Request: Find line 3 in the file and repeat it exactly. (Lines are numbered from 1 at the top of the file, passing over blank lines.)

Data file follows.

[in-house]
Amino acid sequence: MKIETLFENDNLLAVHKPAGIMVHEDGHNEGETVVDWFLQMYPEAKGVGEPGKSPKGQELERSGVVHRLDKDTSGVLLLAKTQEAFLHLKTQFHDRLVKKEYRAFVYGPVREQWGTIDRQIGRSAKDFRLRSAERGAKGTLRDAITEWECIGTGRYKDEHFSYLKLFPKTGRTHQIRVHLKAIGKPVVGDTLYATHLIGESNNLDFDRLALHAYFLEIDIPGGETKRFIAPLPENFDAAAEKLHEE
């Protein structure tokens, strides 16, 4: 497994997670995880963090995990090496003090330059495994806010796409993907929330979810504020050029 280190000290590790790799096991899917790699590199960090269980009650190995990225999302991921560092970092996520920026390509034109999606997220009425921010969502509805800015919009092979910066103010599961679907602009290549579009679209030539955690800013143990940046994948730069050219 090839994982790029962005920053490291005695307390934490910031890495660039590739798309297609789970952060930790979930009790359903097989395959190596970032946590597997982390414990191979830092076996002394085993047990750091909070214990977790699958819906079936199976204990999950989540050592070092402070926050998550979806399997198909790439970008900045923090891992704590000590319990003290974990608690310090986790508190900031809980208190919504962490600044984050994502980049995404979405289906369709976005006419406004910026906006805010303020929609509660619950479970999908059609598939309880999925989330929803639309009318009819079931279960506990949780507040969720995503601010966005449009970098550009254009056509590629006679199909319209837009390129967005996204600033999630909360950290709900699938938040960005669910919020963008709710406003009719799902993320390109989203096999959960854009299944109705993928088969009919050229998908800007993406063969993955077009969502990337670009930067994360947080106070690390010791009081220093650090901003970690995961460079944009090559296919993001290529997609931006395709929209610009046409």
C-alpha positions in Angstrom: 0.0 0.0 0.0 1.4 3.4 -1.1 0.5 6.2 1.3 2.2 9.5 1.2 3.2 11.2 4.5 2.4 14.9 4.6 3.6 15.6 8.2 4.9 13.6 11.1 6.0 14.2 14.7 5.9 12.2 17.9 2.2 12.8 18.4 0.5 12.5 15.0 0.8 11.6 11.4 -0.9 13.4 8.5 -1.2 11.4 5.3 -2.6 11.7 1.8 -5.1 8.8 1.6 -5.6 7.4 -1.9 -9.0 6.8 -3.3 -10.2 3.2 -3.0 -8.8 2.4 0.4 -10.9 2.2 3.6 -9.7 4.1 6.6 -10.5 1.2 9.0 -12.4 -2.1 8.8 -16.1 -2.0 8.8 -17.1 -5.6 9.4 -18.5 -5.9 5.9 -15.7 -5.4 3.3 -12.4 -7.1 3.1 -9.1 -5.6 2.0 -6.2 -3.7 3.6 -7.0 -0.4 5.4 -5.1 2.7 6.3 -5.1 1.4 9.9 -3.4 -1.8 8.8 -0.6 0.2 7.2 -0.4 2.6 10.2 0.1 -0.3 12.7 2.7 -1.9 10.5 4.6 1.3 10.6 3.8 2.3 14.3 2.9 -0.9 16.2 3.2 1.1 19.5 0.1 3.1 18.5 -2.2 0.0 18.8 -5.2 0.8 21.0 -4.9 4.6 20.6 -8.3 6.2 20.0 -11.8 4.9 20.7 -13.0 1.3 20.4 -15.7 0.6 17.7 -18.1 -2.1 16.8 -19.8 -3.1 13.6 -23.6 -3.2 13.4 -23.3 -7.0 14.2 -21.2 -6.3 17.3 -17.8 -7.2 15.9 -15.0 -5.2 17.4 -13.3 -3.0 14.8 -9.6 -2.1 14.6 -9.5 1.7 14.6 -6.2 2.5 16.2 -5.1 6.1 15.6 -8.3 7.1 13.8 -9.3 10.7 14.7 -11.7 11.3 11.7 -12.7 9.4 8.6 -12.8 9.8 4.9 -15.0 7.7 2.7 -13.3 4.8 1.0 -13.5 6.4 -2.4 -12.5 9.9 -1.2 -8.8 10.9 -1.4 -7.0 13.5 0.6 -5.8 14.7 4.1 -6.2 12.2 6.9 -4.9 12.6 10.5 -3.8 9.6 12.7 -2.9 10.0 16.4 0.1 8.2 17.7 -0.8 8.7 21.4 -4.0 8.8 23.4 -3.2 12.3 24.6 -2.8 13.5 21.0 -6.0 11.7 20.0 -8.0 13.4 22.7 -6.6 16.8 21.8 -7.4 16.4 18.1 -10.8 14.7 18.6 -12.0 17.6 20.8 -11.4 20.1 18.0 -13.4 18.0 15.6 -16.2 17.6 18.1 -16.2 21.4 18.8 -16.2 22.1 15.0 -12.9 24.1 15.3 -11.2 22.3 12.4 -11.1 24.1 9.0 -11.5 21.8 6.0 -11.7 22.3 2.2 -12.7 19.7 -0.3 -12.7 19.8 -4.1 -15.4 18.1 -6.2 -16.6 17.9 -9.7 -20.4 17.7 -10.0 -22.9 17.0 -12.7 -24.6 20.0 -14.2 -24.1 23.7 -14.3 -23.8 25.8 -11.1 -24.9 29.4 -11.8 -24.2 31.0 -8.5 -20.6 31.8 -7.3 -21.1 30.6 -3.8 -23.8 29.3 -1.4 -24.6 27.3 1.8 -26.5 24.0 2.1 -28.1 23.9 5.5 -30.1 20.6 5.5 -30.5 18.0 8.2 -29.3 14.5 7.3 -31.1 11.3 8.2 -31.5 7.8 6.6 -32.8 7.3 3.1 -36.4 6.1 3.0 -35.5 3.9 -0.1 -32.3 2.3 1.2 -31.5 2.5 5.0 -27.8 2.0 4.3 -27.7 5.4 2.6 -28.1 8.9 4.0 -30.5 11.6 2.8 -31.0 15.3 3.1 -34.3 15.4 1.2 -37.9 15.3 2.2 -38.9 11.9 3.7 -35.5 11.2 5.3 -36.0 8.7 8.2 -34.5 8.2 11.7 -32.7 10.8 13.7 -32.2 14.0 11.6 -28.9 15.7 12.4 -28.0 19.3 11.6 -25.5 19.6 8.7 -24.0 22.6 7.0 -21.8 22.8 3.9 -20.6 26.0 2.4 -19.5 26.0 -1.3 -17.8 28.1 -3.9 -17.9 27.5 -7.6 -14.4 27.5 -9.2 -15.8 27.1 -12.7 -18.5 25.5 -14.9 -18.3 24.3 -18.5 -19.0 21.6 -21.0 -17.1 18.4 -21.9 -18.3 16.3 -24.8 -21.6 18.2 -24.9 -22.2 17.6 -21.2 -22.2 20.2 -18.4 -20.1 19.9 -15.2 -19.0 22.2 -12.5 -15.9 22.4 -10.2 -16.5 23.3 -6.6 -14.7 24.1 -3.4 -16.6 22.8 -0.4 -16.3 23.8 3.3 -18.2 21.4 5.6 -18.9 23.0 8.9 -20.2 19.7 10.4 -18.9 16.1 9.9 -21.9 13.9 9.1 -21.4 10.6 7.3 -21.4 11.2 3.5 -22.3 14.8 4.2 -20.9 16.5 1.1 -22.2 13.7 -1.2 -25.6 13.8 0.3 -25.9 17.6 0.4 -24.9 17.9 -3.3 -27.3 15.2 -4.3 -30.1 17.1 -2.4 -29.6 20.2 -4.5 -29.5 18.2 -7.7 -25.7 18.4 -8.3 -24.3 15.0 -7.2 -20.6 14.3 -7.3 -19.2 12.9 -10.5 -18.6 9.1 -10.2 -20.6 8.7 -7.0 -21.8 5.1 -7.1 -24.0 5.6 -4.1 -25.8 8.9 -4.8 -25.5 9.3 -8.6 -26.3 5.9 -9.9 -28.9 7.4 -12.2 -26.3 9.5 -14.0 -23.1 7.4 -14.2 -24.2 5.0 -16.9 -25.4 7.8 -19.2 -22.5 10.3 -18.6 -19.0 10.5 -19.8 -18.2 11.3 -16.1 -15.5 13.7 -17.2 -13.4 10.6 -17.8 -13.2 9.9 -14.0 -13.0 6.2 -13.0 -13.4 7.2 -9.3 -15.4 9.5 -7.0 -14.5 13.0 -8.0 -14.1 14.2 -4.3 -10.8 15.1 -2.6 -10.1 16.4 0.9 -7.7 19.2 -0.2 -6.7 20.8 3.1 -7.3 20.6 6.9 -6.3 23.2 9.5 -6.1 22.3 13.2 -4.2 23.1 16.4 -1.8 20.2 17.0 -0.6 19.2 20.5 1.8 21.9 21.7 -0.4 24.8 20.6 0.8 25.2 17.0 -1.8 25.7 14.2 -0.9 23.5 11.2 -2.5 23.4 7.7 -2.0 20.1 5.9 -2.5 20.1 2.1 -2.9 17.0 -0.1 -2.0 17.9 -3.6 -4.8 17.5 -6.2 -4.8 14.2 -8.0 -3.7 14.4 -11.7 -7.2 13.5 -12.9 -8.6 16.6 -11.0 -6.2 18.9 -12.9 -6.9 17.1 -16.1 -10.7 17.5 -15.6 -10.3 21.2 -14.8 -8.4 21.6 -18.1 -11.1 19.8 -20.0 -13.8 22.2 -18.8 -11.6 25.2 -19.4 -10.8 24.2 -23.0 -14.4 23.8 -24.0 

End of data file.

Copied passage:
């Protein structure tokens, strides 16, 4: 497994997670995880963090995990090496003090330059495994806010796409993907929330979810504020050029 280190000290590790790799096991899917790699590199960090269980009650190995990225999302991921560092970092996520920026390509034109999606997220009425921010969502509805800015919009092979910066103010599961679907602009290549579009679209030539955690800013143990940046994948730069050219 090839994982790029962005920053490291005695307390934490910031890495660039590739798309297609789970952060930790979930009790359903097989395959190596970032946590597997982390414990191979830092076996002394085993047990750091909070214990977790699958819906079936199976204990999950989540050592070092402070926050998550979806399997198909790439970008900045923090891992704590000590319990003290974990608690310090986790508190900031809980208190919504962490600044984050994502980049995404979405289906369709976005006419406004910026906006805010303020929609509660619950479970999908059609598939309880999925989330929803639309009318009819079931279960506990949780507040969720995503601010966005449009970098550009254009056509590629006679199909319209837009390129967005996204600033999630909360950290709900699938938040960005669910919020963008709710406003009719799902993320390109989203096999959960854009299944109705993928088969009919050229998908800007993406063969993955077009969502990337670009930067994360947080106070690390010791009081220093650090901003970690995961460079944009090559296919993001290529997609931006395709929209610009046409």